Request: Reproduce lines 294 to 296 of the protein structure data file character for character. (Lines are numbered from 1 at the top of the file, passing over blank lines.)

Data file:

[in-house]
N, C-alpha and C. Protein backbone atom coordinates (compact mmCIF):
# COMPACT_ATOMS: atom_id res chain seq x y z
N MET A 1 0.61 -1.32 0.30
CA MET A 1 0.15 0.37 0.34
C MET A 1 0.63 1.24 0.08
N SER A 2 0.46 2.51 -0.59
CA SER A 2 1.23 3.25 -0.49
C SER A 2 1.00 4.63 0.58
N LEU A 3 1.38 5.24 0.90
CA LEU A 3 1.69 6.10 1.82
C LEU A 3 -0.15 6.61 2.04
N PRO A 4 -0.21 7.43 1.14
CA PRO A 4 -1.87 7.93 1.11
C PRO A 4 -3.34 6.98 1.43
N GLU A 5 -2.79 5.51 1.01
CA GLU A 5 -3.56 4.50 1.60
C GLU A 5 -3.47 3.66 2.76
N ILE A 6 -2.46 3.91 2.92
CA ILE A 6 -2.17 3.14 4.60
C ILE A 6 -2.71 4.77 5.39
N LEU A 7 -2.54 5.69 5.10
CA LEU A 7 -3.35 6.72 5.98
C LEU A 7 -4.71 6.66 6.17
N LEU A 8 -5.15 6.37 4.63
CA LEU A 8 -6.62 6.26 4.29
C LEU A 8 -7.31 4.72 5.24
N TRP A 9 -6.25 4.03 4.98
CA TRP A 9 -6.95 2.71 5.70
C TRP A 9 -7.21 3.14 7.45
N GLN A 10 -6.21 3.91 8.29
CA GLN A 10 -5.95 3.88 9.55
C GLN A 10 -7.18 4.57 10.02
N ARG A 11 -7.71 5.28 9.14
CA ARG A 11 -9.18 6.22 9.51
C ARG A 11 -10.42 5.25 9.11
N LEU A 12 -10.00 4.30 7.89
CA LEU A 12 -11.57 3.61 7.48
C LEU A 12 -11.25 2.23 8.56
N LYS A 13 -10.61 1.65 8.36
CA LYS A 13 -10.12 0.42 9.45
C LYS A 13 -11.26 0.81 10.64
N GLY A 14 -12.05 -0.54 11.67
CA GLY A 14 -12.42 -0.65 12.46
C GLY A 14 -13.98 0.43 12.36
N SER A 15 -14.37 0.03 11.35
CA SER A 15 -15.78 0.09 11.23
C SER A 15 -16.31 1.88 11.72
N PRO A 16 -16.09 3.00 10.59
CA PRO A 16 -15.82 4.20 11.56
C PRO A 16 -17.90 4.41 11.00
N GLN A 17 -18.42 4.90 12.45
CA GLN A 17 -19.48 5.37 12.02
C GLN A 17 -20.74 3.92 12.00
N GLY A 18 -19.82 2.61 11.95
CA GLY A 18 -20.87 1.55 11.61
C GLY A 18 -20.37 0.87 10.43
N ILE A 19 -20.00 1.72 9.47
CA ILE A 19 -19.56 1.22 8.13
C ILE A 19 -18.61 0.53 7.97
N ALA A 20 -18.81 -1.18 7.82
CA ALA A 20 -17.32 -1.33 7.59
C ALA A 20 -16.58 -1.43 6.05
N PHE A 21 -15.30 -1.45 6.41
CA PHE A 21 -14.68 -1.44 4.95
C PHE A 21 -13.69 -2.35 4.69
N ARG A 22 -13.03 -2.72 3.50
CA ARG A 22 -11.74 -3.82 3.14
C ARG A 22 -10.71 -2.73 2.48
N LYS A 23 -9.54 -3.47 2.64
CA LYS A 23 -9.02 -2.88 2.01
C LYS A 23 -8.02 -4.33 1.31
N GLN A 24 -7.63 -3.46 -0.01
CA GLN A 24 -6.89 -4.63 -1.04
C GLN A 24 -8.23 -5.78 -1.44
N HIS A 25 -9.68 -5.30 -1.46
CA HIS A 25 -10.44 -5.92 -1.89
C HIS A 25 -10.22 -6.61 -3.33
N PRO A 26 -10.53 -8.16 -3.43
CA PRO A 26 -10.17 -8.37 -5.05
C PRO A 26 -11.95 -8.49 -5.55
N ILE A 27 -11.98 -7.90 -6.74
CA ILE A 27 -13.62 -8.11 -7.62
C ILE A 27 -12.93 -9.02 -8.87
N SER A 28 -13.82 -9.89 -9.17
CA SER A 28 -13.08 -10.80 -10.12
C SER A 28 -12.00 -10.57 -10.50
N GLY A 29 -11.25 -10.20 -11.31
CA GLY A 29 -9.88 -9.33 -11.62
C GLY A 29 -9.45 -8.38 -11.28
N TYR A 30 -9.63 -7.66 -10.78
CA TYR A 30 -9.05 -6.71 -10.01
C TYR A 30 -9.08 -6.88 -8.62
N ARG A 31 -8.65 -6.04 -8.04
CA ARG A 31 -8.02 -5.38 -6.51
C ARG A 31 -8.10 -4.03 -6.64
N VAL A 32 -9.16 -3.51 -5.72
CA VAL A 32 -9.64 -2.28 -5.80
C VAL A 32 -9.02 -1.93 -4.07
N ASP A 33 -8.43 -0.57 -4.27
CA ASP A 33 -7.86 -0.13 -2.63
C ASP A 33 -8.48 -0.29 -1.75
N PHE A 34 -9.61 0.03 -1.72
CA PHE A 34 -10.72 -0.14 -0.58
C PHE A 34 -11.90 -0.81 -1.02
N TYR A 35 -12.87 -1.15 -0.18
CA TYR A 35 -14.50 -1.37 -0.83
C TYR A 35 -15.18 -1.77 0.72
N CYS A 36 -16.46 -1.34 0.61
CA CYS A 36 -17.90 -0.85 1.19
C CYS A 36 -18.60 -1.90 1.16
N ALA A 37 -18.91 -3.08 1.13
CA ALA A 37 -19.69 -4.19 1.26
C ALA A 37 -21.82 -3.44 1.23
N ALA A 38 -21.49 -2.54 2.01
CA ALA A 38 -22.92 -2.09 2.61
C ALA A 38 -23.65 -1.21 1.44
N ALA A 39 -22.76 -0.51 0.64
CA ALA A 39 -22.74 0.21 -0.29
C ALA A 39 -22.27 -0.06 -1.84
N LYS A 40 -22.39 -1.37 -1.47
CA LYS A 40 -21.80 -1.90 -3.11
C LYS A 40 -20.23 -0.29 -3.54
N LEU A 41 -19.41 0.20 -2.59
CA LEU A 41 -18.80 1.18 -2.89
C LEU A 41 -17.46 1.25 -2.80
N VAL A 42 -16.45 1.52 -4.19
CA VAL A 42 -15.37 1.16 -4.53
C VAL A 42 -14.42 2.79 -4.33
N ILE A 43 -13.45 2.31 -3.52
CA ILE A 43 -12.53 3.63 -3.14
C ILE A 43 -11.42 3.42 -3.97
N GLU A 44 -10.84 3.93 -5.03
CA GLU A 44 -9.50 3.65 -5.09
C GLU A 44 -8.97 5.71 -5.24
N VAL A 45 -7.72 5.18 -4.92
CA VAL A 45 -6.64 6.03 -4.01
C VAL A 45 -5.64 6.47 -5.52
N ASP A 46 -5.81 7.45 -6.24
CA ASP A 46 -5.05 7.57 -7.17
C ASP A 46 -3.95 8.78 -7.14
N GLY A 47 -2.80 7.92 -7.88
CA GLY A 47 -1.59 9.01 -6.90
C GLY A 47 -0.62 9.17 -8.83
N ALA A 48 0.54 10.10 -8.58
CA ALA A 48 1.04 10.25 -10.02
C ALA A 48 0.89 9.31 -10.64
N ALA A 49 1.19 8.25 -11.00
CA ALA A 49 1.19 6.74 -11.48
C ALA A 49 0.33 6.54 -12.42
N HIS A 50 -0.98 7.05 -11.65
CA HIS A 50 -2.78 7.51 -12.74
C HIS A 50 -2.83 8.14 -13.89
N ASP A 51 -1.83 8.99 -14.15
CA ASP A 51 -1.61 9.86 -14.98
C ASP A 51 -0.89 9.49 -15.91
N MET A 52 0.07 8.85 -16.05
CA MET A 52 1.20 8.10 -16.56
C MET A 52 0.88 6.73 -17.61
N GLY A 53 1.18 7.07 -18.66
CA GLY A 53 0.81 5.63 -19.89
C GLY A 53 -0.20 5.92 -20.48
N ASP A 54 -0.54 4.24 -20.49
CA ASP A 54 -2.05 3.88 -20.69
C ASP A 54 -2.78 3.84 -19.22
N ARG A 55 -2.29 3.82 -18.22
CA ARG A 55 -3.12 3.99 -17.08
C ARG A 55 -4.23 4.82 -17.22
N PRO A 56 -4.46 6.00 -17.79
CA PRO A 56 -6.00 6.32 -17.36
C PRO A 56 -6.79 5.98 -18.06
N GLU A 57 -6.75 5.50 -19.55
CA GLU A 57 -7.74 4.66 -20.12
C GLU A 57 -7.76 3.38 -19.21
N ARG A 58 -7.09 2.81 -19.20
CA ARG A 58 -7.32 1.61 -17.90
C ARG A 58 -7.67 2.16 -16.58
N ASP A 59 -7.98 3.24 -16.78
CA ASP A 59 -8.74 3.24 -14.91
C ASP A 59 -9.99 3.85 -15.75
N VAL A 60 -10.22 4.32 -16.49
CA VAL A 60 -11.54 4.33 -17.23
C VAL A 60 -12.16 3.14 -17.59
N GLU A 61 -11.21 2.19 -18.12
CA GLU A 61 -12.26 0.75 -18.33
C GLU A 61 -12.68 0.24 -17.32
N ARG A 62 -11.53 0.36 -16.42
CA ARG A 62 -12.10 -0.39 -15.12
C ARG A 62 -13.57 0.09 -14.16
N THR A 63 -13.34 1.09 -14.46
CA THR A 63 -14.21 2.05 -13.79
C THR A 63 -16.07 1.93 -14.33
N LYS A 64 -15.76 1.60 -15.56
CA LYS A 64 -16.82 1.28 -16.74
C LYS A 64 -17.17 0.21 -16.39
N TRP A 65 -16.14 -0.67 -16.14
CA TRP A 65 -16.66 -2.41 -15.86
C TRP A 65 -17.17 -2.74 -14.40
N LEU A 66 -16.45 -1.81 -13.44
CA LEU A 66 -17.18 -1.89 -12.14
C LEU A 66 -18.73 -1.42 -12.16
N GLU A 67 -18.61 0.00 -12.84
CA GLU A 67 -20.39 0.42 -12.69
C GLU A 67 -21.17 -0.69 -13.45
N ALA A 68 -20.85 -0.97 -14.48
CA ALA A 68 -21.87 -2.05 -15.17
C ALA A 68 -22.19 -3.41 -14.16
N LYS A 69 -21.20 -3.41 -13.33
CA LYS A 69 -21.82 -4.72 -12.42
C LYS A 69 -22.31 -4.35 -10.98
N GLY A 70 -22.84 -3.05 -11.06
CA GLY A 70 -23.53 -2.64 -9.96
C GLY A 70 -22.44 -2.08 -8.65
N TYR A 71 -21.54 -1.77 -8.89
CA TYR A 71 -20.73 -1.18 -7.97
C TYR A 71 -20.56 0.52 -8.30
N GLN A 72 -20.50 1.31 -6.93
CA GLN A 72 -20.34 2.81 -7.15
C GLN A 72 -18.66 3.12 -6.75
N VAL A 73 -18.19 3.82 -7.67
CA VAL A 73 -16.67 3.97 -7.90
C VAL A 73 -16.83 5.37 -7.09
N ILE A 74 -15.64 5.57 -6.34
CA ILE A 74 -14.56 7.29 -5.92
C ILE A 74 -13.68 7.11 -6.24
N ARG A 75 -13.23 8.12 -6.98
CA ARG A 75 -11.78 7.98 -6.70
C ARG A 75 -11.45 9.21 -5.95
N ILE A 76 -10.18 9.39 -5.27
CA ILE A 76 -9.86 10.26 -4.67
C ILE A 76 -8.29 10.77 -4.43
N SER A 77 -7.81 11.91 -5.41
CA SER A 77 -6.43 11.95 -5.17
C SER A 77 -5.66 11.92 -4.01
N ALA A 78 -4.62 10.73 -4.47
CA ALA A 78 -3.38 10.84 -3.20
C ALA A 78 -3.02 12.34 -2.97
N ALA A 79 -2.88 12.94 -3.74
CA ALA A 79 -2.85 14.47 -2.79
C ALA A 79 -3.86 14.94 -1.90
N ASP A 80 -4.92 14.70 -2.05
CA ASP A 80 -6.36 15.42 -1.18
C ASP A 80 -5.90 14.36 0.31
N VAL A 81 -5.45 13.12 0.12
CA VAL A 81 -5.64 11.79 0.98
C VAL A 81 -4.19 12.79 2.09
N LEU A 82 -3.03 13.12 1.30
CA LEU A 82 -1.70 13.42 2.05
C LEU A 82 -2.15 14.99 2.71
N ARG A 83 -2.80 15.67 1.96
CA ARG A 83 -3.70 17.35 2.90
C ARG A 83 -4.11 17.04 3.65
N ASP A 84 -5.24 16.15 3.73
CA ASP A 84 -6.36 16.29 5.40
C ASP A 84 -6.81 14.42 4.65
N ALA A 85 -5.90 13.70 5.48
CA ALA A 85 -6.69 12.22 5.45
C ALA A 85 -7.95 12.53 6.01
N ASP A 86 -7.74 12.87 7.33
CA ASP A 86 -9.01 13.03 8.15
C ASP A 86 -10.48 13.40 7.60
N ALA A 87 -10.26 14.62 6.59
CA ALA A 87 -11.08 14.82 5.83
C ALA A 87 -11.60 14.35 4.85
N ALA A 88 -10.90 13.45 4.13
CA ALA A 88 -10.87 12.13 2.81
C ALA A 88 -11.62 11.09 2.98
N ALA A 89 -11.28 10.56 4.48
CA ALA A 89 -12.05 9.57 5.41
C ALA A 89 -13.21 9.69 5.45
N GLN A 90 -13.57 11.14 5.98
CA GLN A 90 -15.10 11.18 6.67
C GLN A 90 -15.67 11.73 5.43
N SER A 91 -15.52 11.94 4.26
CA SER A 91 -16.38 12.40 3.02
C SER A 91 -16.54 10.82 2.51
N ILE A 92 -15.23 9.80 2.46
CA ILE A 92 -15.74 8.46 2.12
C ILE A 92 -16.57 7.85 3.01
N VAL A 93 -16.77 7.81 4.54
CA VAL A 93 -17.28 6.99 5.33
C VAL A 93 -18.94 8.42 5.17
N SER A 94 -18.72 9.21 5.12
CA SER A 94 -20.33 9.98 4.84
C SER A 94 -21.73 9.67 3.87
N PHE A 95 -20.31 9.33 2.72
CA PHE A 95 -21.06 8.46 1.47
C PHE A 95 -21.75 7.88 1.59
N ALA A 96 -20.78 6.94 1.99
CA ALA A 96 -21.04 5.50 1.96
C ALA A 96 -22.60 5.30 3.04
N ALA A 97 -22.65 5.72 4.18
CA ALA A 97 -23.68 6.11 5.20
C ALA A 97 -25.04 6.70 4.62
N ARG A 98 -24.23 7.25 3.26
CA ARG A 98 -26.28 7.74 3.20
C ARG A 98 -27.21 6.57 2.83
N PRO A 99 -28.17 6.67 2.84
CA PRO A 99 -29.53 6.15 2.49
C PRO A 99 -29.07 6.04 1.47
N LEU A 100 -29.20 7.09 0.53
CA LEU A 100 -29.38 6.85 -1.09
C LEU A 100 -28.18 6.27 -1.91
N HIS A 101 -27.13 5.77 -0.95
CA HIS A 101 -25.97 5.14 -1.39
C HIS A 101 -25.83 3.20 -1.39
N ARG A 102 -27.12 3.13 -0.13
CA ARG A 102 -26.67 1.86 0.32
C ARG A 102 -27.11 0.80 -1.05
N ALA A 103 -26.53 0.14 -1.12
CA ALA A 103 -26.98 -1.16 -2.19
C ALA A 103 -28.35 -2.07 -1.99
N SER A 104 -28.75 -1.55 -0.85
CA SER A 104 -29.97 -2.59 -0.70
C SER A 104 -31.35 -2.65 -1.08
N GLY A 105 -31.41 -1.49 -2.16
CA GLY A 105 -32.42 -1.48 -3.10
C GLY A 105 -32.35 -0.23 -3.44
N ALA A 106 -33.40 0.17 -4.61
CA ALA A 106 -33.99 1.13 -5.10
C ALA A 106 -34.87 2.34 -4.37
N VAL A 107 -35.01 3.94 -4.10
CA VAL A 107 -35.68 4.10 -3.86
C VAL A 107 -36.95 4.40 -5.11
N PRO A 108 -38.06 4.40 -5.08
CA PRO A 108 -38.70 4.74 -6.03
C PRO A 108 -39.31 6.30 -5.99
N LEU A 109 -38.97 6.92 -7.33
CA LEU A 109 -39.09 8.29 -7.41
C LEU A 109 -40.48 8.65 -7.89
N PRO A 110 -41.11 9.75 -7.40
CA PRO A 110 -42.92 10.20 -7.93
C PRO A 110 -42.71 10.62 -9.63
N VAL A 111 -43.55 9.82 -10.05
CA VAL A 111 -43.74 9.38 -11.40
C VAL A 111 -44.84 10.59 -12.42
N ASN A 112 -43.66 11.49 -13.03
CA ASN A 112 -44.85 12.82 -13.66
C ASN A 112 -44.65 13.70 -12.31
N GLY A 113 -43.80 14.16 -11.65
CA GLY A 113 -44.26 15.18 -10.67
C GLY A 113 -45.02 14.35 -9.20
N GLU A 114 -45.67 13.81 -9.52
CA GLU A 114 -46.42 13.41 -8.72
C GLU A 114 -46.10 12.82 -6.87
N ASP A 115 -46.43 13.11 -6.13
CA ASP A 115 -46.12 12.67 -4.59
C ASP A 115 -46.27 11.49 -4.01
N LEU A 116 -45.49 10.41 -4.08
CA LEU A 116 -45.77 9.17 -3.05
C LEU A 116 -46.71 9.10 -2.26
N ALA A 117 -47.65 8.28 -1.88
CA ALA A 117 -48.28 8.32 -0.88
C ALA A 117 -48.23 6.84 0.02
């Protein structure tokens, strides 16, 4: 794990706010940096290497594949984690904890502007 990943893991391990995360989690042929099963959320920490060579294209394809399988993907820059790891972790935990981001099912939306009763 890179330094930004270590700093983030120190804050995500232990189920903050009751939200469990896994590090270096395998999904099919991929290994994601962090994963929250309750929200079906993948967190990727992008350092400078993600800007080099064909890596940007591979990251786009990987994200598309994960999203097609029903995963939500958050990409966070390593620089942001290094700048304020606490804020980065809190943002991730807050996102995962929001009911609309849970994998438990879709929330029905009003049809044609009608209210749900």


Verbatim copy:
C ALA A 97 -25.04 6.70 4.62
N ARG A 98 -24.23 7.25 3.26
CA ARG A 98 -26.28 7.74 3.20